WINDBER – Moments after Windber Borough officials discussed repair plans for property damaged by a June 24 derailment behind their building, a freight train rumbled past.
Both appear to be signs the cleanup and repair project that’s been underway over the past few weeks is reaching its endpoint.
Borough Manager Jim Furmanchik said the borough has gotten approval from Rosebud Mining, the coal company that maintains the track, to begin taking steps to get the community building’s lot repaired, replace a damaged chain-link fence and address other issues behind the building in the coming weeks.
“We’ll be able to choose who we want to do the project ... and we’ve been assured the cost will be covered,” he said during Tuesday’s meeting.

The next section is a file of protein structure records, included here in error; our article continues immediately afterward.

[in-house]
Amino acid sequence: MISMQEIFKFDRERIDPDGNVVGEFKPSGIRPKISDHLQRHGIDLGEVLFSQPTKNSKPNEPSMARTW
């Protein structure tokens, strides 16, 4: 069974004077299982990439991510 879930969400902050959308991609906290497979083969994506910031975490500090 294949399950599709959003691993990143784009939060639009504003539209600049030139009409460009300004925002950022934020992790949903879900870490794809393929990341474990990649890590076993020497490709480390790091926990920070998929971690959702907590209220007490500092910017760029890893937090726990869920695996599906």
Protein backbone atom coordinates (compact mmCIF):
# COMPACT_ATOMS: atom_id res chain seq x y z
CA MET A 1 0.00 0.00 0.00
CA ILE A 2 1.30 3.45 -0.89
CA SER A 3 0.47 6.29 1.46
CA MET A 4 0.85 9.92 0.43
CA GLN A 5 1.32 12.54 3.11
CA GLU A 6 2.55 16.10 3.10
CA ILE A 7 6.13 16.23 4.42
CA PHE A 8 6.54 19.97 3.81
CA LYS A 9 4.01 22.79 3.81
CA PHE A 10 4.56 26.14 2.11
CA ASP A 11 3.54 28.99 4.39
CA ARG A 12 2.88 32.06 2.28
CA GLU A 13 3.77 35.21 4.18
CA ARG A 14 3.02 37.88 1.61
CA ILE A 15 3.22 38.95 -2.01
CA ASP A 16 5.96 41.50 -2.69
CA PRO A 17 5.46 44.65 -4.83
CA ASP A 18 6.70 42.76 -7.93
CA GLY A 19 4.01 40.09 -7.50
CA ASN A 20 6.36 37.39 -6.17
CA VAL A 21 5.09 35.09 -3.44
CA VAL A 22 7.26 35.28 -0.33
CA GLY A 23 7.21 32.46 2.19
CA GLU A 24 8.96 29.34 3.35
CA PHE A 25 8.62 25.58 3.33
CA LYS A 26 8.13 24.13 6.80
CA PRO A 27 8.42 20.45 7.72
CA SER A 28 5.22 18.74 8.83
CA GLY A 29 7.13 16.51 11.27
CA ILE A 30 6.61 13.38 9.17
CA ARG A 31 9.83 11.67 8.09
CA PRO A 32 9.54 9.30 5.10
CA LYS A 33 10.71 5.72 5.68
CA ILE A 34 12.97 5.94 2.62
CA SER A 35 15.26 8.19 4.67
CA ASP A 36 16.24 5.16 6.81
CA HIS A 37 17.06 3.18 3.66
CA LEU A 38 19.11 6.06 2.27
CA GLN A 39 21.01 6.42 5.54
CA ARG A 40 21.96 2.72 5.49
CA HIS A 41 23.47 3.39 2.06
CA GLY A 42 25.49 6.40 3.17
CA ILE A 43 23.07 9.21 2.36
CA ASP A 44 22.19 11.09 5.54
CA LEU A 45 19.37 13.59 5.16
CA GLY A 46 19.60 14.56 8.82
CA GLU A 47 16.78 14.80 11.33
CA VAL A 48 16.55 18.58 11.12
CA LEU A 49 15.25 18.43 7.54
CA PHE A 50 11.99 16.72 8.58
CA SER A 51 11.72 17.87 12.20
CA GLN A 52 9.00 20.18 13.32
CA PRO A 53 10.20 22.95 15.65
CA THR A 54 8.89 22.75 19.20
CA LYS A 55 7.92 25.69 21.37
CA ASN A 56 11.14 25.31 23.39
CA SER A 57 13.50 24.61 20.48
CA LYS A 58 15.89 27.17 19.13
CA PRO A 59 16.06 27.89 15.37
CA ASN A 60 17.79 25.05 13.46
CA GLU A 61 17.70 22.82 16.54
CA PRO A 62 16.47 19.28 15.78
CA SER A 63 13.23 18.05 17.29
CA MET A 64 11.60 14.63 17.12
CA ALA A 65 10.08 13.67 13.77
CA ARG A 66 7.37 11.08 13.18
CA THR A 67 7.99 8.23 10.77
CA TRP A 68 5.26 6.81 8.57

Furmanchik estimated that it’ll cost $45,000 to put a new surface on the community building lot, which served as a staging area for industrial equipment and damaged rail cars in the days after the derailment.
Anson Bloom, the borough’s emergency management coordinator, said the damaged cars, several of which toppled during the accident, are expected to be hauled away over the next few days by rail.
Inspections on the line earlier this week and the sight of a loaded freight train passing by around 8 p.m. Tuesday served notice the track is back in use.
Efforts to reach Norfolk Southern for details on the crash investigation and rail line update were unsuccessful Wednesday and Thursday but Bloom said it’s likely the track will be shutdown sometime over the next few days to remove the derailed cars that remain.
Rosebud operates the line and has its coal hauled from its operations just outside of Windber. The company’s executive vice president, Jim Barker, also told The Tribune-Democrat in June that the company will ensure any damage caused by the derailment is fixed.
The company has been operating along the line since 2008 through an agreement with the track’s owner, Norfolk Southern.